EU Report: Search Engines Should Purge Data After Six Months

Google and other search companies should sharply curtail the information they store about Web users, including their IP addresses, European regulators said in new findings.

In a report, "Opinion on data protection issues related to search engines," the EU's Article 29 Data Protection Working Party said search engines should expunge IP addresses and other data that can be linked to individuals as soon as the search companies no longer need it, with an outer limit of six months. After that, companies should delete the logs or "anonymize" them, provided that the anonymization is "completely irreversible."

The report, dated April 4, was posted on a Netherlands Web site. The EU has not yet issued new rules, but is expected to follow the Working Party's recommendations when doing so.

The EU's rules apply to companies doing business in Europe, and won't necessarily force Google and other search engines to change how they store information collected from U.S.-based Web users. In the past, however, Google has said it would implement privacy changes made in response to pressure from European regulators in the U.S. as well.

Google's global privacy counsel, Peter Fleischer, said in a post on the company's public policy blog that the Article 29 party's findings "are another important step in an ongoing dialogue about protecting user privacy online -- a discussion in which Google will continue to be engaged."

He added that Google disagrees with the Working Party's conclusion that IP addresses are considered personally identifiable information. "Based on our own analysis, we believe that whether or not an IP address is personal data depends on how the data is being used," he wrote.

Microsoft's EU Internet Policy Director Thomas Myrup Kristensen also said in a statement that the company believes "it is important to implement a range of privacy protections for search" and would work with the EU regulators.

Yahoo Director of Public Affairs Kelley Benander said the company was reviewing the report. "We remain committed to striking the right balance between protecting user privacy, providing the most compelling online experience, meeting our legal obligations and preventing fraud."

Google maintains it needs to store users' queries by IP address to improve its search algorithms and combat click fraud. But the report was skeptical about those rationales.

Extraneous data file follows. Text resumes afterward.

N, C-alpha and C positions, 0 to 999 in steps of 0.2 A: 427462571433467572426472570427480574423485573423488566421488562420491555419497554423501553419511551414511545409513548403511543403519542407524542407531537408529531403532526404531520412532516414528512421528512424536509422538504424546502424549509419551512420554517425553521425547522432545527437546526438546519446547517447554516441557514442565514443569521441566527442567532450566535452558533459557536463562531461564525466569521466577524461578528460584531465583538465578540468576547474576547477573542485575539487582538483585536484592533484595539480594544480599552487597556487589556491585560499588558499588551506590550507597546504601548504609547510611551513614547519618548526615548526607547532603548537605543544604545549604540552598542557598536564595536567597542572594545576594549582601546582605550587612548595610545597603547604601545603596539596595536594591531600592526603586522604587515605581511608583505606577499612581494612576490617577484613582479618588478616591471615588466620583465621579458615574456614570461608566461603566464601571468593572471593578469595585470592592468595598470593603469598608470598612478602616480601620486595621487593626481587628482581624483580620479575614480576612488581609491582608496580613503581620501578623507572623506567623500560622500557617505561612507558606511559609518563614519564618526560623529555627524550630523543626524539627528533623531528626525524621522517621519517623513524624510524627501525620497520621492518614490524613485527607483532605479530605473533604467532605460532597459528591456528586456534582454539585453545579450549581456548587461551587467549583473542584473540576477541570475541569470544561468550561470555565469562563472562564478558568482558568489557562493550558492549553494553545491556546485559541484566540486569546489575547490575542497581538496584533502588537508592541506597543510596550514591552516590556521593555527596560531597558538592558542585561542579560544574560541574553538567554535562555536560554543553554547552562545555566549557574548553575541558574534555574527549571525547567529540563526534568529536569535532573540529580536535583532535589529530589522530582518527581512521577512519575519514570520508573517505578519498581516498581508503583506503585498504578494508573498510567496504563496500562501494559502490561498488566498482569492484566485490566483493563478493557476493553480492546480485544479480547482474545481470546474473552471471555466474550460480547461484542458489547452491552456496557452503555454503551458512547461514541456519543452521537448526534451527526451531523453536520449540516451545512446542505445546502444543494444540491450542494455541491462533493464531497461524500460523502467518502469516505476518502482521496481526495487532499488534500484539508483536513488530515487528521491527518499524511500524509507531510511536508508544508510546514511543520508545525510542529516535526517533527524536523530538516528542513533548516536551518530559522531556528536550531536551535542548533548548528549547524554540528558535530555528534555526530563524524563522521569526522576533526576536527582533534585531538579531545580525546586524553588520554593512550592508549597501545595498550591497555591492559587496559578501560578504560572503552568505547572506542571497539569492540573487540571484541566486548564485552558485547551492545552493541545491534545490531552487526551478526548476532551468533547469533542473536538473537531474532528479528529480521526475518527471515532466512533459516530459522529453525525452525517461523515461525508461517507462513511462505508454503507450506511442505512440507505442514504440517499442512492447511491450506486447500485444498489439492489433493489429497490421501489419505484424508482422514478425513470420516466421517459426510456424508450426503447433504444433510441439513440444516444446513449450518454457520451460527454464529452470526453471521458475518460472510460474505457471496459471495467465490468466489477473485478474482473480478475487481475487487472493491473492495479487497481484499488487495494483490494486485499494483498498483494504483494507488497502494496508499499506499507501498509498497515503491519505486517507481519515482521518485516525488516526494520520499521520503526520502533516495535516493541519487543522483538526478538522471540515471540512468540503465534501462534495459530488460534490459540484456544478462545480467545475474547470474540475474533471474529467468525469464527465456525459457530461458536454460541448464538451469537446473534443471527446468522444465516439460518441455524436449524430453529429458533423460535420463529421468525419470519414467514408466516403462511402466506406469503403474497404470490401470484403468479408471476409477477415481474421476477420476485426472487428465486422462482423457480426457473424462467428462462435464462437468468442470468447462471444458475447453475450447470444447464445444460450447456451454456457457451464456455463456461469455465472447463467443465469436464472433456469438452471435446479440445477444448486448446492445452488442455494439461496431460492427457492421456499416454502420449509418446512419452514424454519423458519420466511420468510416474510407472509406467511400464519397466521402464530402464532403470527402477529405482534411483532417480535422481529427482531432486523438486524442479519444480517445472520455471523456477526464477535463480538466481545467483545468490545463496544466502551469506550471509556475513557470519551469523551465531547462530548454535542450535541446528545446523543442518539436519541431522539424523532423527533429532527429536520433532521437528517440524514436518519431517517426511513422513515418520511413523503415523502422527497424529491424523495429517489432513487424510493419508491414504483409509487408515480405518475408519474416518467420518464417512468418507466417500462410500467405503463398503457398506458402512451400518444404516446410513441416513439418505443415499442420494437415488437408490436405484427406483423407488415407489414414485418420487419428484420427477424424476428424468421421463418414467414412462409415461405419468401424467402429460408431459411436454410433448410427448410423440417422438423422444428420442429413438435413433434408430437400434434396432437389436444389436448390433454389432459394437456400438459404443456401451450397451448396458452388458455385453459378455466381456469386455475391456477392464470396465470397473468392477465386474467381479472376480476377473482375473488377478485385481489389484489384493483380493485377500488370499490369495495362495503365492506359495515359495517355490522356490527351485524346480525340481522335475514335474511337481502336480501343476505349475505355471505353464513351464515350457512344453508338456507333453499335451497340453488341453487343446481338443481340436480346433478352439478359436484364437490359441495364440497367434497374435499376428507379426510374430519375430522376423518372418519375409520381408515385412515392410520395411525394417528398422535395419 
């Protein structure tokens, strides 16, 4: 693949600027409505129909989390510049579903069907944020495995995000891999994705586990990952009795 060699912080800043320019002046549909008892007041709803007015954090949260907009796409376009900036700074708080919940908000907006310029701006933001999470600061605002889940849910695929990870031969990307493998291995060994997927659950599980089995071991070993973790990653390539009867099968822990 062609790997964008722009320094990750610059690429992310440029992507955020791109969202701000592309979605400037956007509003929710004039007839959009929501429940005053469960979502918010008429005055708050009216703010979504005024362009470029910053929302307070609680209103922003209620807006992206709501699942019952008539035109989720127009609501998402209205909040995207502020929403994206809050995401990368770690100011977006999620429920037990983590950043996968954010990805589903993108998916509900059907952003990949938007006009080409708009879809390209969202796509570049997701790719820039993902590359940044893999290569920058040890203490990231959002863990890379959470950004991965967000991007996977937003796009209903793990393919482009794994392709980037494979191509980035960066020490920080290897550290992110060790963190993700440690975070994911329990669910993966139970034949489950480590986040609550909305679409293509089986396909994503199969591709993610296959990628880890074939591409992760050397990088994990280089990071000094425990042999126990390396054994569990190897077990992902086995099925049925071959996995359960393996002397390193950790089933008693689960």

"It is the opinion of the Article 29 Working Party that search queries do not need to be attributable to identified individuals in order for them to be used to improve search services," regulators wrote.

As for click fraud, the regulators urged search engines to use anonymized data or develop other more "privacy-friendly" accounting systems. "Accounting requirements cannot justify systematic logging of normal search engine data in which the user did not click on a sponsored link," the group wrote.

When the EU cleared Google's merger with DoubleClick last month, regulators said the company would have to comply with European privacy policy. News last year of the impending merger sparked privacy advocates to complain that Google could combine its data about users' search history with DoubleClick's information about Web sites visited to compile extremely detailed user profiles.

Jeffrey Chester, founder and executive director of the advocacy group Center for Digital Democracy, cheered the report. "When serious people approach this issue they get to the facts and come to the right conclusion,' he said.

Google already has changed some data retention policies in response to pressure from European authorities. Last June, Google said would reduce the time it kept logs to 18 months, after which it will anonymize the data by deleting the last two digits. Microsoft said last year it would keep IP addresses for 18 months and then delete them, while Yahoo retains IP addresses for 13 months.

European regulators said in the new report that simply removing two digits of an IP address "may not always be enough to guarantee anonymization."

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